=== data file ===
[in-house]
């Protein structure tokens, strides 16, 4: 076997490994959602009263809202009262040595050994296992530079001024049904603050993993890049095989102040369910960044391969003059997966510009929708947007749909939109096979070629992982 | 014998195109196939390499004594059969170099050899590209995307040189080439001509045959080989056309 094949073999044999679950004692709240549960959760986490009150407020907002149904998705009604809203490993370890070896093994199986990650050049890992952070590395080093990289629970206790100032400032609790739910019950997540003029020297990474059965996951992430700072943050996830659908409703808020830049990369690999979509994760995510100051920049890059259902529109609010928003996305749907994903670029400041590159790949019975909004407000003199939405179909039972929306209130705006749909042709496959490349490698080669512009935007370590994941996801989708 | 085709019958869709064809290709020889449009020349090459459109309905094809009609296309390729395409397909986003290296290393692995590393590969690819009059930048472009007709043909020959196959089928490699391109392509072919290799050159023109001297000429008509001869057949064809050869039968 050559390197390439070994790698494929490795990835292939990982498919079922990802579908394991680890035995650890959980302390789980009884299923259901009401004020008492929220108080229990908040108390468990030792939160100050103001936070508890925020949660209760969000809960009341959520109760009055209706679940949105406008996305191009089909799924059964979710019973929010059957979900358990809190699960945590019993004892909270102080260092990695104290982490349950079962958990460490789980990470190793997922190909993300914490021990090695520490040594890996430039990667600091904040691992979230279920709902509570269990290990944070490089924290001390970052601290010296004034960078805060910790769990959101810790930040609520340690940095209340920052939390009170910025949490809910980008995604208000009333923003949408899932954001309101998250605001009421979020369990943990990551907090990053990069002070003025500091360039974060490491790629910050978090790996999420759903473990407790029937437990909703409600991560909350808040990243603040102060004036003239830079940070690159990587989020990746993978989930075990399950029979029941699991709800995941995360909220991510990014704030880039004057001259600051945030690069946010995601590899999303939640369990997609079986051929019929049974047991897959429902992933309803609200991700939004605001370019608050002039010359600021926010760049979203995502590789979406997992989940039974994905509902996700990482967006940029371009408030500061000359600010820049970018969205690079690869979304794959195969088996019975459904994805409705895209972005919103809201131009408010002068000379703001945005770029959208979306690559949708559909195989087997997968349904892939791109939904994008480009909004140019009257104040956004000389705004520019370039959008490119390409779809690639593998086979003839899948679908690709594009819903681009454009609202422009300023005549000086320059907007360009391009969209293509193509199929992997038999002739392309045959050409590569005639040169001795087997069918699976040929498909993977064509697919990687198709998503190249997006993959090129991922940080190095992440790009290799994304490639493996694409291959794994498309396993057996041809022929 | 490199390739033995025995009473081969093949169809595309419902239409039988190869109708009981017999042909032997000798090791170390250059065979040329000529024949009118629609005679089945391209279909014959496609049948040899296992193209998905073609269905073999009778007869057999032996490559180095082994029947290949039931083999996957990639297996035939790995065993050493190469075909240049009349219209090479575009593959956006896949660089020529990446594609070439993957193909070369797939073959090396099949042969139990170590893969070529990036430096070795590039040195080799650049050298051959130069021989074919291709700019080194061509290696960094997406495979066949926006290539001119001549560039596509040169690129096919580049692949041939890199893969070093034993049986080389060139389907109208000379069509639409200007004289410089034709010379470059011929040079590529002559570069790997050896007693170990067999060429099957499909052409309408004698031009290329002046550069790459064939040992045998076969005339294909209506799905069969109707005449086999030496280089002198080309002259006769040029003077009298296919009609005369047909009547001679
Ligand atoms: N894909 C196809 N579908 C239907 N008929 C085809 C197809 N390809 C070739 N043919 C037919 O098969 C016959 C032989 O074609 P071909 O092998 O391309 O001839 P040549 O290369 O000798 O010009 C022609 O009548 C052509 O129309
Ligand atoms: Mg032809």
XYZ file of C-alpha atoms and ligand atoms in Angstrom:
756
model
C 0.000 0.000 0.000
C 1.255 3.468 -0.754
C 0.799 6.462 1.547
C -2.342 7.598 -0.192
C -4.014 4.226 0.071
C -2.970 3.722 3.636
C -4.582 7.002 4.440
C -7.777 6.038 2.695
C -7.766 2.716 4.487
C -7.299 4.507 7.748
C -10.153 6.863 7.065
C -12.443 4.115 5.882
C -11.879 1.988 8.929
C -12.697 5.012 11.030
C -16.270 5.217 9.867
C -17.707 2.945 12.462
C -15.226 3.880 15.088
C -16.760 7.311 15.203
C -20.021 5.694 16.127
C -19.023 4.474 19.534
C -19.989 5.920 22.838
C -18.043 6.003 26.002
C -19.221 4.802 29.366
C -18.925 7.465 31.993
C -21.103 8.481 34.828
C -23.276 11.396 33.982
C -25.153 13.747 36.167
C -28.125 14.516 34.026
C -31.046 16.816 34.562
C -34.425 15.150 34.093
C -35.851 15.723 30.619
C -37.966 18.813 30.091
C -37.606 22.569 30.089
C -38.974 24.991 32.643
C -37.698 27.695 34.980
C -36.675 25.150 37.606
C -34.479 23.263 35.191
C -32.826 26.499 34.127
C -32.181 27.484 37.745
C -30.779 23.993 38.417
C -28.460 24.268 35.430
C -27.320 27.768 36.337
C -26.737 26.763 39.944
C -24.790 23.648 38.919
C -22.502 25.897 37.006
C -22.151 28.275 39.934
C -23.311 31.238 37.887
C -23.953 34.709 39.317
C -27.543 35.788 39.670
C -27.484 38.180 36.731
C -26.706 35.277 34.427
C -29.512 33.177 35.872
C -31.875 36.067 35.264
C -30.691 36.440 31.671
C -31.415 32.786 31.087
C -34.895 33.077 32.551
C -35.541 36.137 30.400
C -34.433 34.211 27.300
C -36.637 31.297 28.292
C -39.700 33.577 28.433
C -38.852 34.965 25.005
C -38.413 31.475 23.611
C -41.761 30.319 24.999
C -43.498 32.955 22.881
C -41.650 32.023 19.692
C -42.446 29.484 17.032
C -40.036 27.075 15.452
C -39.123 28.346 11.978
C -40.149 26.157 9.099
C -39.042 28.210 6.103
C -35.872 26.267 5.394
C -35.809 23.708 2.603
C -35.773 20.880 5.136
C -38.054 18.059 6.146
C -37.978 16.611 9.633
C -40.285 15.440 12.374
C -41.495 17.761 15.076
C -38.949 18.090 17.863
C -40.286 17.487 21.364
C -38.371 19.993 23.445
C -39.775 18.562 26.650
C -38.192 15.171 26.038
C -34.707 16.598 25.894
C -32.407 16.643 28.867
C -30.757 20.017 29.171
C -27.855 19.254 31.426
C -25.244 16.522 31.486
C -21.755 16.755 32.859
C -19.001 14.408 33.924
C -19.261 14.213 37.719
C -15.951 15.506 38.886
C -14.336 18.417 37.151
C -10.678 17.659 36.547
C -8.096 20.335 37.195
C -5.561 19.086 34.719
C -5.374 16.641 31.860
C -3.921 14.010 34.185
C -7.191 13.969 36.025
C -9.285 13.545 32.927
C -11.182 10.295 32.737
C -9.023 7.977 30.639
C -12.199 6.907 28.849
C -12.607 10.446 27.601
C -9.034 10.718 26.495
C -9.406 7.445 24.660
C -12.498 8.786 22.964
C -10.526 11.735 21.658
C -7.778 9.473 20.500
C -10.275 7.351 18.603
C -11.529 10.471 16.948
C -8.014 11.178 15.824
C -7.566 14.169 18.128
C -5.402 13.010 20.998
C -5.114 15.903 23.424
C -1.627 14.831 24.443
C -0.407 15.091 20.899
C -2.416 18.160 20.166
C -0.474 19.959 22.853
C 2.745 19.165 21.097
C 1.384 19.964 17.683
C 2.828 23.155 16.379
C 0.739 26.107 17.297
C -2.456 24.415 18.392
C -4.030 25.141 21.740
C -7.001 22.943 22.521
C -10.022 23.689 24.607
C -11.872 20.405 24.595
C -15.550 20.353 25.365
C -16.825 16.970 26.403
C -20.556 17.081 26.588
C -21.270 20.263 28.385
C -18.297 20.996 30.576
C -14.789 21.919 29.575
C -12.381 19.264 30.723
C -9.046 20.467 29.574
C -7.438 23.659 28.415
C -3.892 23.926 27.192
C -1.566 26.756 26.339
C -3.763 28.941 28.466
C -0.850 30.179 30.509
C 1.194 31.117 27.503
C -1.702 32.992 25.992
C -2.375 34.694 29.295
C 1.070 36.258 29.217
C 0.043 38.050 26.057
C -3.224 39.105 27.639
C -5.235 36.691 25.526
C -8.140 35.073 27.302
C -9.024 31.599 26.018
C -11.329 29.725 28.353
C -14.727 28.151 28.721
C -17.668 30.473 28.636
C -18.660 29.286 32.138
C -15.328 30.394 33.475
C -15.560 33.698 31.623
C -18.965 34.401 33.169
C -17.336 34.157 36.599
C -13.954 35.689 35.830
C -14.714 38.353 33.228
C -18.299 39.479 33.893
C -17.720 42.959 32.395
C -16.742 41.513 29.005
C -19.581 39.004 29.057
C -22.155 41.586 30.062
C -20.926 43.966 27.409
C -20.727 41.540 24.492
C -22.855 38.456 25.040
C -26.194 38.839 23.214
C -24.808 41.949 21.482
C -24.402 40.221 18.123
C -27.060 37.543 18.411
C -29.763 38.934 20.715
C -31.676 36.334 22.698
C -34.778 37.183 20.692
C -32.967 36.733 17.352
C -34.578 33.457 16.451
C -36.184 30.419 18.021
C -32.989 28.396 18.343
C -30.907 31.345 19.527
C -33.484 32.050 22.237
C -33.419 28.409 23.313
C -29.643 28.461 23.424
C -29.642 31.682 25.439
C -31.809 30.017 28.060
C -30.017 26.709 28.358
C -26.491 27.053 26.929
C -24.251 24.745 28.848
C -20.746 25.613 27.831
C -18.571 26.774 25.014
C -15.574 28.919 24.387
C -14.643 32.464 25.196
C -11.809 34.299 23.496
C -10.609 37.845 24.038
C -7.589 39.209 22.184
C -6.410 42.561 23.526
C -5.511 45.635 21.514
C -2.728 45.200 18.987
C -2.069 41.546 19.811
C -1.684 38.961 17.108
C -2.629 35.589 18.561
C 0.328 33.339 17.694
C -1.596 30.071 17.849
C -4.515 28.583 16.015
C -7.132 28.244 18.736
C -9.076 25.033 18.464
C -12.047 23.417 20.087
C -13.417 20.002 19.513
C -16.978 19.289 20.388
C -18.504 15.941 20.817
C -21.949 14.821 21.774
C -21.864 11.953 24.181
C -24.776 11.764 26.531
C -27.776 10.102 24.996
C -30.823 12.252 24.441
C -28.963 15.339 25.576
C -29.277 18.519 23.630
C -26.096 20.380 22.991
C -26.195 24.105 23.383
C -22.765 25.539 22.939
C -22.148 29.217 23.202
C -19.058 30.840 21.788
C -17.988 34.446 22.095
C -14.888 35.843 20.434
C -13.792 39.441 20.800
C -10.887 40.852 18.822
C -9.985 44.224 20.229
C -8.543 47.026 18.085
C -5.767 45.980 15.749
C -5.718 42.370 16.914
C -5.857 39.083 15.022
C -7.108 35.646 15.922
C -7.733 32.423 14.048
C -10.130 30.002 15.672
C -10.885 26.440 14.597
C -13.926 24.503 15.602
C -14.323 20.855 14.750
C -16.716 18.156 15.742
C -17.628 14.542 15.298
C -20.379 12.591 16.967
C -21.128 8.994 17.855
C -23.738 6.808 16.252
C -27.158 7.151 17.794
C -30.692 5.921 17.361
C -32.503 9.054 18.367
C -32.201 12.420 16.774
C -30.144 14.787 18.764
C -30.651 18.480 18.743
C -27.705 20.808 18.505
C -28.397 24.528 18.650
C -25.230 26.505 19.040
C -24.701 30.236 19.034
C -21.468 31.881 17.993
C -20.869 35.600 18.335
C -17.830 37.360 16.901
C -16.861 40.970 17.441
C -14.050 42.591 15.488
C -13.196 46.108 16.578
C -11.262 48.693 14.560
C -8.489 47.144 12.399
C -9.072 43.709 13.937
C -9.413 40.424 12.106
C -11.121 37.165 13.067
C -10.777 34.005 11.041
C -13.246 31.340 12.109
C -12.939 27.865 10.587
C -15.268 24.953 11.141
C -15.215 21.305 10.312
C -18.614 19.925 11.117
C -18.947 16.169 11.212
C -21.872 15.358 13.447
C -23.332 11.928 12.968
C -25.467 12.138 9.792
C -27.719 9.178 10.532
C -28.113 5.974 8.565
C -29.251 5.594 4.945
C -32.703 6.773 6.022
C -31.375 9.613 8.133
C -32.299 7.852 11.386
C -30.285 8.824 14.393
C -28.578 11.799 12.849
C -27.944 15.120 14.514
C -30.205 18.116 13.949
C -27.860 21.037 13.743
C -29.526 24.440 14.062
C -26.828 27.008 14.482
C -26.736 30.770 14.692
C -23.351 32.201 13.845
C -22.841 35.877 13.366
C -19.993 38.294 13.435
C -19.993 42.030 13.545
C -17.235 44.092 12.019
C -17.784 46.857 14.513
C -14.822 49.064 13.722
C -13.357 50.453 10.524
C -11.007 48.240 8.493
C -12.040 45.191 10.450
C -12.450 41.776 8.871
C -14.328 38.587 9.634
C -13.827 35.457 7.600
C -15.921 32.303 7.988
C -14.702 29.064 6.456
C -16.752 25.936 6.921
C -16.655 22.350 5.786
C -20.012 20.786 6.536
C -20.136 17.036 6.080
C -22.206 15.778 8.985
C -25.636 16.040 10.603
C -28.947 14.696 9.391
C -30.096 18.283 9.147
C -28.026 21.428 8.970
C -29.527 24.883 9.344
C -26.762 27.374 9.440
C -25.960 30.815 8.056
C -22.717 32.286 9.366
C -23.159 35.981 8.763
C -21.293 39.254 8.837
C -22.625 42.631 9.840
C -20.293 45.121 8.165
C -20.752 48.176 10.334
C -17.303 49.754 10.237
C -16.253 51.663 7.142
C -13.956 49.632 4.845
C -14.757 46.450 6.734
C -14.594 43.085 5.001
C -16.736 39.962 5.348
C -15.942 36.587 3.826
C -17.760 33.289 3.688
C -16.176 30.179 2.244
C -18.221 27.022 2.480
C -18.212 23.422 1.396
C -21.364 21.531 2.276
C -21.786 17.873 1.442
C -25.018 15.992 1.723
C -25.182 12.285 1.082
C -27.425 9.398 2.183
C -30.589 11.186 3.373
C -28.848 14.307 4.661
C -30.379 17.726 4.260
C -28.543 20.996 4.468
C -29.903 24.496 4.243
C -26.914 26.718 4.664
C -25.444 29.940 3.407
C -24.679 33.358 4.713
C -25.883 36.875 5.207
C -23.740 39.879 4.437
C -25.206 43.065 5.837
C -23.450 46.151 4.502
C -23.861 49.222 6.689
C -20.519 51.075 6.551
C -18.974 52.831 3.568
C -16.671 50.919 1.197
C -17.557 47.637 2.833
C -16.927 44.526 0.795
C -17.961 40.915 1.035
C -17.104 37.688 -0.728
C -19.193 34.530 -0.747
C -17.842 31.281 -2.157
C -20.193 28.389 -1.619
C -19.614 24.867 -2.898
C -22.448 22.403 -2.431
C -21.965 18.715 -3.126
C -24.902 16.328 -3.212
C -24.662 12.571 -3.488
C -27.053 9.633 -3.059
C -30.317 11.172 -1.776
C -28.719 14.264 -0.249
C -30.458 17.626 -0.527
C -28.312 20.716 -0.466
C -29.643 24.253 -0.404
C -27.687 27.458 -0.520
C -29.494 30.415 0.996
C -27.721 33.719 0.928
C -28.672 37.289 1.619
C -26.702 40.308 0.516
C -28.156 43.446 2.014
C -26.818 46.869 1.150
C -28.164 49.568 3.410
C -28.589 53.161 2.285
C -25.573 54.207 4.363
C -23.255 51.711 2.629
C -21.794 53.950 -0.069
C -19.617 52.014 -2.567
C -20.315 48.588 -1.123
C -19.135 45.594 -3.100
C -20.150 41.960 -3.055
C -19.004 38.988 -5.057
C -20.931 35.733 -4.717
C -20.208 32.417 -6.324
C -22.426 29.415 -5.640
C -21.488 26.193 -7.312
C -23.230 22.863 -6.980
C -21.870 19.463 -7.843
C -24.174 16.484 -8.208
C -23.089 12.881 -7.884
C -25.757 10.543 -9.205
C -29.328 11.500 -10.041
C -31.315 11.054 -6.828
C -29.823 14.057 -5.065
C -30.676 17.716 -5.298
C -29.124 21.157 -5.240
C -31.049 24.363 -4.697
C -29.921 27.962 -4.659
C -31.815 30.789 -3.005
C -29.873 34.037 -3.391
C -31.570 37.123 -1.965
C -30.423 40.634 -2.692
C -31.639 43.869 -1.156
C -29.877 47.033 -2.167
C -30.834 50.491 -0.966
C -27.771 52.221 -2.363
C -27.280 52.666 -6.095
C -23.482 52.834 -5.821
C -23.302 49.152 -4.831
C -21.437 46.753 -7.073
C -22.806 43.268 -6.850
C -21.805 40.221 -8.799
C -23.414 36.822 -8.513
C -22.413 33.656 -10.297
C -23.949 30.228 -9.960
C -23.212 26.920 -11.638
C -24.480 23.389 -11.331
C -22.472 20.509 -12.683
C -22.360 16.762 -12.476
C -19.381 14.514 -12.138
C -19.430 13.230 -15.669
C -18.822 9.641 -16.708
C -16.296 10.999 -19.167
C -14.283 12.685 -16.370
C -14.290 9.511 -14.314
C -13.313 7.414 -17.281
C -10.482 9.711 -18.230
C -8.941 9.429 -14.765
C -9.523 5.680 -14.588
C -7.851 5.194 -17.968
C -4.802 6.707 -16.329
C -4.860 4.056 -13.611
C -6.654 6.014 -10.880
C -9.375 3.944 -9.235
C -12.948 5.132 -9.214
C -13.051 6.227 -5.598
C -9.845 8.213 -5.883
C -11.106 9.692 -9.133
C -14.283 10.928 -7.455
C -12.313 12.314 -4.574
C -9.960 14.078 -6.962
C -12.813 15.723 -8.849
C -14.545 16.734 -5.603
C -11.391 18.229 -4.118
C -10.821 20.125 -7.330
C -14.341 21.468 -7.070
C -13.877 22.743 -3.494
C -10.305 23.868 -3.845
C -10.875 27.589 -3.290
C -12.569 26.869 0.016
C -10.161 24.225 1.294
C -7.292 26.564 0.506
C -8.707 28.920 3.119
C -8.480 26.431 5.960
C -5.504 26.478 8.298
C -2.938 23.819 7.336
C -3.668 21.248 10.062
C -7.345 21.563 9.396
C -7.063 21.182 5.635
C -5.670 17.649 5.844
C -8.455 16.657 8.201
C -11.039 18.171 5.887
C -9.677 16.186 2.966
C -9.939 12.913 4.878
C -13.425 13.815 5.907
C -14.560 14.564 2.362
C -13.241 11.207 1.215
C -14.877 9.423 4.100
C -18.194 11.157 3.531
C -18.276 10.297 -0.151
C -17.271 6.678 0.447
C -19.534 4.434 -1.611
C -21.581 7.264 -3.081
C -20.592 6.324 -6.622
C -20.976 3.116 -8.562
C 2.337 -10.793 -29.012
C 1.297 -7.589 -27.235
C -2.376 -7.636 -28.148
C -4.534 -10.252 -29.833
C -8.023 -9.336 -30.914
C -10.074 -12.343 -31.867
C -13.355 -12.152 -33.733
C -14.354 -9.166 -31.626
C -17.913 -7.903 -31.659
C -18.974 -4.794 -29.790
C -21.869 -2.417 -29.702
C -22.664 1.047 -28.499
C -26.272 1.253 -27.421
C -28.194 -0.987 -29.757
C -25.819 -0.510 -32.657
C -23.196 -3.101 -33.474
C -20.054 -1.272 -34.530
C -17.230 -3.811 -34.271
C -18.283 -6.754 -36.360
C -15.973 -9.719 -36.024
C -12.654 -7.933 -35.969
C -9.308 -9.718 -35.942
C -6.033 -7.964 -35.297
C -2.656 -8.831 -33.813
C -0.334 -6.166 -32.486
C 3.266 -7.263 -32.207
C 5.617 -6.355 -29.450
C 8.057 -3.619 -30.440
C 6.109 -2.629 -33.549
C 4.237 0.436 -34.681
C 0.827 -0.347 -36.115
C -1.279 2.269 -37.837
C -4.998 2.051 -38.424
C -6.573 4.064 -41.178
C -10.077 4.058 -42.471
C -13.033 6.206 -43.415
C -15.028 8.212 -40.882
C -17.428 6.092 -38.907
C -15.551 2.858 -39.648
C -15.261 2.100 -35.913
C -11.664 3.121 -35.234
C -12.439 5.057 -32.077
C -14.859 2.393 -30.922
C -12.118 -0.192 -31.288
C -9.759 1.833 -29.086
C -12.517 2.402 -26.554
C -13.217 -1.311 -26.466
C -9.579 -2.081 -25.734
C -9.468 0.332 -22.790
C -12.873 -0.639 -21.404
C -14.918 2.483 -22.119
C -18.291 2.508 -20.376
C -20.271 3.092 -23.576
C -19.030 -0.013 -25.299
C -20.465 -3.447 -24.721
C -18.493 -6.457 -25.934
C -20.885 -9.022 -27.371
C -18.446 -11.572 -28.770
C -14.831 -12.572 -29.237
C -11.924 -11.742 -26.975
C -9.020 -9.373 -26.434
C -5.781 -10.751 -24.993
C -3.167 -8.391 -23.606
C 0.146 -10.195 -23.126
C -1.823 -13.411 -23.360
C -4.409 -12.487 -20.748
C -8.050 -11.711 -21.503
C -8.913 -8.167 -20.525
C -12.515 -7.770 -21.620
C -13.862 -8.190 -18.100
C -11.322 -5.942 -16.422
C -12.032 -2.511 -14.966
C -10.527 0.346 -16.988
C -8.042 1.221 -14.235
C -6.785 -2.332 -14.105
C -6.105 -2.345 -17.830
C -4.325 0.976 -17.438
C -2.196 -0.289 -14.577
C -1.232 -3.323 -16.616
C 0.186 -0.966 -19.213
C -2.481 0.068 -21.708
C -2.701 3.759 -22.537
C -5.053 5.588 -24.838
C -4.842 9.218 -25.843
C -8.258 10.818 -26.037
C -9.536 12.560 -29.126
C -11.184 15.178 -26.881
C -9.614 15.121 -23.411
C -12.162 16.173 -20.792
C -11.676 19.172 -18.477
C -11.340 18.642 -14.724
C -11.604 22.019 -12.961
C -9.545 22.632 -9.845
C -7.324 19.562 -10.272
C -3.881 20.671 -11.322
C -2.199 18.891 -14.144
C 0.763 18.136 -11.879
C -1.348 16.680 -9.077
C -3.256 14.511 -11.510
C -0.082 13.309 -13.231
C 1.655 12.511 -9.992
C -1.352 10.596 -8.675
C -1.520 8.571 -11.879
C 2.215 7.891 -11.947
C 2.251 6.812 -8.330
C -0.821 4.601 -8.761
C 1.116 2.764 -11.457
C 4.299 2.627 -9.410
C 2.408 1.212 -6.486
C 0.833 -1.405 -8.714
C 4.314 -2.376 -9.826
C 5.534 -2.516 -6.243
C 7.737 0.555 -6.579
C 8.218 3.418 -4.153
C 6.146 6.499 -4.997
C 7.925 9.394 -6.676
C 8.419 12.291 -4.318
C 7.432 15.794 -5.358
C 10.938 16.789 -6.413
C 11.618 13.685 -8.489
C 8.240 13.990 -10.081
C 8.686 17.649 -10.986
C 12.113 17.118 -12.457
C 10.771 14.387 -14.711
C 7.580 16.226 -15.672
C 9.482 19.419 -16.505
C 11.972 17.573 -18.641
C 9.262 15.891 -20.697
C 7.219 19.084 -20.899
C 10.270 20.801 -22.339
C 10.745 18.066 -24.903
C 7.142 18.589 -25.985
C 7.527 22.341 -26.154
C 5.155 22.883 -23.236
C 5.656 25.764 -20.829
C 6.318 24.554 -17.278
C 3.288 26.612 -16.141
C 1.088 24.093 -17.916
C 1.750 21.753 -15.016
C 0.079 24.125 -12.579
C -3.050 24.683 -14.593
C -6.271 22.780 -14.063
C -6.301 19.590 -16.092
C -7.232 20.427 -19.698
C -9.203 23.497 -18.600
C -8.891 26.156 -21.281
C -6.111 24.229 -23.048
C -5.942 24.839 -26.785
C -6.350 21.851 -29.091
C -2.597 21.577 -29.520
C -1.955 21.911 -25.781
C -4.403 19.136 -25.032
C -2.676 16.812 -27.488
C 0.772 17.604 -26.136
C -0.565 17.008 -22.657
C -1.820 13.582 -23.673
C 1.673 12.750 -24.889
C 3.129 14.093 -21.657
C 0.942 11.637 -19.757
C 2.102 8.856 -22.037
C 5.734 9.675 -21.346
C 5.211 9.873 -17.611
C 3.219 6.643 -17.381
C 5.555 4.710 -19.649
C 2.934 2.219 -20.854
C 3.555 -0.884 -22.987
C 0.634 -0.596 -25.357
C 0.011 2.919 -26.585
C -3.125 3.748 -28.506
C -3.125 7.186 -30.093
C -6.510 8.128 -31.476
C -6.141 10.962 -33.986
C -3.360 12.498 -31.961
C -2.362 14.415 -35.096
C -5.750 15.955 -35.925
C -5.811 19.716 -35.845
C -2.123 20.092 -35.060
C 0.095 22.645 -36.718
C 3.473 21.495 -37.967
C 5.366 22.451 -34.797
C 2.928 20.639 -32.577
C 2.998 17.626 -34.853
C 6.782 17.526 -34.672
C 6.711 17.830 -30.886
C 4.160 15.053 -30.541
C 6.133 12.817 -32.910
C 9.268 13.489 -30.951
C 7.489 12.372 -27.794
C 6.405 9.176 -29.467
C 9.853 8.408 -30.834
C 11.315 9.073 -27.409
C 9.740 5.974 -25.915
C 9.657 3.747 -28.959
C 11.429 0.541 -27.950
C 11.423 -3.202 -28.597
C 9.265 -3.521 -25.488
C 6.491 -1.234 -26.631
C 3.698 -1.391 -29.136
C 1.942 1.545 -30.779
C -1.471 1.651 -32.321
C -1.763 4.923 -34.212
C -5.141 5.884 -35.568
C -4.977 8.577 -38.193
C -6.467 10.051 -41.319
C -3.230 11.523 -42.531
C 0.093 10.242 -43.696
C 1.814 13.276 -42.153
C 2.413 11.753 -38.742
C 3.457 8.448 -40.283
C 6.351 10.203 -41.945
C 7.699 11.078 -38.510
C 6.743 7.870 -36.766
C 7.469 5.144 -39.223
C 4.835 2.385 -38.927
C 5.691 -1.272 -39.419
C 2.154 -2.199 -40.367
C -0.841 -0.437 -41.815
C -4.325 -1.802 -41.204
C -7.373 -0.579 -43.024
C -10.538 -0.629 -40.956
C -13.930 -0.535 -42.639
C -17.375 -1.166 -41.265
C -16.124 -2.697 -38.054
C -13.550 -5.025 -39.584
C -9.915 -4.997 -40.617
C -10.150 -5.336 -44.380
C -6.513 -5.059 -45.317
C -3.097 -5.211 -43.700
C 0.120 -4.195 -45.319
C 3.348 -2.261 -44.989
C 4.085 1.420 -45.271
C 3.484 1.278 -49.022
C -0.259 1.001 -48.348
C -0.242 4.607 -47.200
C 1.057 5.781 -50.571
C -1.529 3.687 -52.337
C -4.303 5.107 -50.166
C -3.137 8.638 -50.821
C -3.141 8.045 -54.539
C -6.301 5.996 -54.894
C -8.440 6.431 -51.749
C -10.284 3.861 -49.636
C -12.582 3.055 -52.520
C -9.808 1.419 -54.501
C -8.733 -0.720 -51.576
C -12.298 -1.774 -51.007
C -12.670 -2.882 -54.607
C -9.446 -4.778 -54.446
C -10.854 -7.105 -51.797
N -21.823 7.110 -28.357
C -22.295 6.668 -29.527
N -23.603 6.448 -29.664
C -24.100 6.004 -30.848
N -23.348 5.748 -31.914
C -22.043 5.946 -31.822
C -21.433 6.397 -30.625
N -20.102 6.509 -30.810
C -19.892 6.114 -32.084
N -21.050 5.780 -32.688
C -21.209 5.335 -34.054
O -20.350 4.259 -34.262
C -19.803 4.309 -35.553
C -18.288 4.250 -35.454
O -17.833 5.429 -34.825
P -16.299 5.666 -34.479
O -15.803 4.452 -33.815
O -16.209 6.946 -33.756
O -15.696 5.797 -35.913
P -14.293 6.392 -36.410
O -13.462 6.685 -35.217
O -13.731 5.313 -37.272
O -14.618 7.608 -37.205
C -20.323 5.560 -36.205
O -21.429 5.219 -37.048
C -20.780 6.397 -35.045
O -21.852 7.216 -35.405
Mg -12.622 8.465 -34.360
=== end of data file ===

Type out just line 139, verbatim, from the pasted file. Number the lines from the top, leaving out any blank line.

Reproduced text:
C -18.297 20.996 30.576